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Keeping Howard Healthy

Photograph by Chris Hartlove

Keeping Howard Healthy (continued)

Healthy Howard isn’t exactly health insurance, but a network of services that includes up to six primary care visits per year at the not-for-profit Chase Brexton Health Services clinic in Columbia, Md., and pro bono services from a bank of 200 specialists in 17 fields. With permission from a state regulatory commission, Howard County General Hospital has agreed to provide free hospitalization to members, forgoing the usual procedure under Maryland’s all-payer system of pursuing collection from uninsured patients. Johns Hopkins Hospital and the Maryland Shock Trauma Center have stepped up too, agreeing to see patients who need care unavailable at Howard County General. The program transfers members requiring very costly treatment to the more inclusive Maryland Health Insurance Program (MHIP) by paying down the required $4,500 deductible. Then they are left to pay the somewhat higher MHIP premium.

There are notable limitations: Healthy Howard provides no coverage outside the area, so members who get sick or injured while traveling are out of luck. Also, it doesn’t cover the county’s undocumented immigrants, who may number in the thousands. But it may be the only public program in the nation to require that enrollees meet periodically with health coaches, who help them set and meet goals such as losing weight or lowering blood sugar through diet and exercise. In this way, the Howard plan is partly an experiment in prevention—an effort to see if the county can offset costs by helping residents forestall ailments that are expensive to treat. “The philosophy is that health care is a human right but also a responsibility, both financially and behaviorally for participants,” says Beilenson.

“The philosophy is that health care is a
human right but also a responsibility, both
financially and behaviorally for participants.”

— Peter Beilenson, Howard County Health Officer

Beilenson has sown seeds of reform since the late 1990s when he founded the Maryland Health Care for All Coalition, a small collection of doctors and health policy experts who agitated for statewide universal health coverage at a time when the momentum nationally seemed to have stalled out (see related story).

That work caught the eye of Howard County Executive Ken Ulman. Two years ago, he tapped Beilenson to become his chief health officer and transform the county into a model public health community. Beilenson’s central challenge: Craft a health care plan for some of the estimated 20,000 residents without insurance.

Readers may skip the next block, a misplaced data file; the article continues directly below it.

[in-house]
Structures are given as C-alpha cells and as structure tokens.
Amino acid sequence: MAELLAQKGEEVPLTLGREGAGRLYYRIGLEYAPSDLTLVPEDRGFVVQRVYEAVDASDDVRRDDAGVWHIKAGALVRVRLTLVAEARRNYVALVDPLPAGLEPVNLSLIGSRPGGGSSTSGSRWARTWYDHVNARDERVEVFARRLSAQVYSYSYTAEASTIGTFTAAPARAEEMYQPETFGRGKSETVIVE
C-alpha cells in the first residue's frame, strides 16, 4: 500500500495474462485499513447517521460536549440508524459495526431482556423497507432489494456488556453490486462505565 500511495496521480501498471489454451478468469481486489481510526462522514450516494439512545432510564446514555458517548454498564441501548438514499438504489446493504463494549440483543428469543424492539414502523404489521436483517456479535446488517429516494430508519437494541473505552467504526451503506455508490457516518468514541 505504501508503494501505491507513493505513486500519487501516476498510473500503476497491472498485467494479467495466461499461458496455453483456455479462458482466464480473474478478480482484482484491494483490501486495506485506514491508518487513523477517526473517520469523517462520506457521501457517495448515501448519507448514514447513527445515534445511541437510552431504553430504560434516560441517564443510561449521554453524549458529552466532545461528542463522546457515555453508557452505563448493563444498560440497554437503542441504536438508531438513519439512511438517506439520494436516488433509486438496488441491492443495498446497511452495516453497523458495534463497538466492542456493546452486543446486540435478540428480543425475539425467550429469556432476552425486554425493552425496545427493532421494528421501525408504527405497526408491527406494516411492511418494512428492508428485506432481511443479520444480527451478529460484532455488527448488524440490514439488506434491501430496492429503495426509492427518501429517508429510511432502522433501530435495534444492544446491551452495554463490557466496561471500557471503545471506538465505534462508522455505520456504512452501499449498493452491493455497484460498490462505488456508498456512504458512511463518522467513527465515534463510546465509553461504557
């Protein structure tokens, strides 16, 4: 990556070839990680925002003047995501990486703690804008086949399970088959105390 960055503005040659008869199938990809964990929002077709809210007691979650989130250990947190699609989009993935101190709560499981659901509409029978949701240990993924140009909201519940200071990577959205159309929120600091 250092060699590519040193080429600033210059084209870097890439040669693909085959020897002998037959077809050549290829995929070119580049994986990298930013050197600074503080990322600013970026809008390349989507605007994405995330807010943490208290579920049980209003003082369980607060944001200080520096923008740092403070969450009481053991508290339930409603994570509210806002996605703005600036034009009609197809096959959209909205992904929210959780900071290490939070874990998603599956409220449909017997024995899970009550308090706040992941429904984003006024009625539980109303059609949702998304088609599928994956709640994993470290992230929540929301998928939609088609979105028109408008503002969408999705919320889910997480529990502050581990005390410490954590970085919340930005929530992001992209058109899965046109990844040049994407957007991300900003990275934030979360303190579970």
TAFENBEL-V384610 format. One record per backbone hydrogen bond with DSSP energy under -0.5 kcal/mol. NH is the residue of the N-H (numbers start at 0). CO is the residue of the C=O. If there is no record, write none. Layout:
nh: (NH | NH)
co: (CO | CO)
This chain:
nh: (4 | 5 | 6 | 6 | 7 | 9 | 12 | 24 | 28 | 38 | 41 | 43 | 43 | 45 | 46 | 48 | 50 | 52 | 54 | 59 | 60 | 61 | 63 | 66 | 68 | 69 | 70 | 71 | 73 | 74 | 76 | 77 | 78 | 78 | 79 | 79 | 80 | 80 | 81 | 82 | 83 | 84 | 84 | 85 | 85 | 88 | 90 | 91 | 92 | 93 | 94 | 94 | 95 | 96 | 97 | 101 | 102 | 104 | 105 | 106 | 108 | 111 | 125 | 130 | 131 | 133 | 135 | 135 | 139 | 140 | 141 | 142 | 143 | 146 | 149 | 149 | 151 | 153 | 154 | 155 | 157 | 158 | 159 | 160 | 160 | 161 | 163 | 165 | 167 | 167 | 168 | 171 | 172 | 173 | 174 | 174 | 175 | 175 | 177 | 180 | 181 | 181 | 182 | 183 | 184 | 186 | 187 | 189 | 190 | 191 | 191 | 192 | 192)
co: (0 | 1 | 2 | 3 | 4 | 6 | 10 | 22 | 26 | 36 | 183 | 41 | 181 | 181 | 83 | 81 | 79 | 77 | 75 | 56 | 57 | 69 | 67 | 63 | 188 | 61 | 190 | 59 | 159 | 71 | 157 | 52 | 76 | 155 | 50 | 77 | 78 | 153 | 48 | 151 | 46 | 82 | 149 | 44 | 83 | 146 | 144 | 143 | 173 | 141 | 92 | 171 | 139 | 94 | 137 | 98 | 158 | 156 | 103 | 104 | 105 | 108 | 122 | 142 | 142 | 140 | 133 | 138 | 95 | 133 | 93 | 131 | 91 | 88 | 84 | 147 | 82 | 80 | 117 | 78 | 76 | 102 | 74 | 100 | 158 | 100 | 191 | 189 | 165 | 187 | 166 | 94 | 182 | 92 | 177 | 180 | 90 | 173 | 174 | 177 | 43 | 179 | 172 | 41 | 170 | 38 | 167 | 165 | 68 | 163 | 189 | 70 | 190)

Its architects drew ideas—if not the precise details—from San Francisco, which covers people making less than 400 percent of poverty but relies on an existing network of public clinics and hospitals. They also looked to Muskegon, Mich., which offers a health access plan that covers a limited number of clinic visits and is funded in equal shares by employers, members and the city.

The Howard County reformers ended up with a homegrown plan that taps the altruism of community specialists and makes use of a clinic, Chase Brexton, with long experience delivering care to uninsured and marginally insured patients. And it requires nothing of local businesses.

 “We’re not obligating businesses that for the most part are doing the right thing, and we didn’t want to compete with those already offering health insurance to their employees,” says Elizabeth Edsall Kromm, PhD ’08, an adjunct professor in HBS at the Bloomberg School, who directs Howard County’s Bureau of Healthy Community Development.

Also, neither the San Francisco program nor the Muskegon program required health coaching, a concept that some insurers have applied to members with chronic illnesses. But Howard County is betting that coaching for everyone, regardless of health status, will pay dividends in the
long run.

“Good health coaching is rooted in the development of a trusting, caring relationship between patient and coach and allowing patients to drive the agenda to a large extent,” says Glenn Schneider, director of health planning and policy for Beilenson. “Long term, our coaching process will hopefully result in healthier patients—ones that have better health outcomes and avoid costly hospital stays.”

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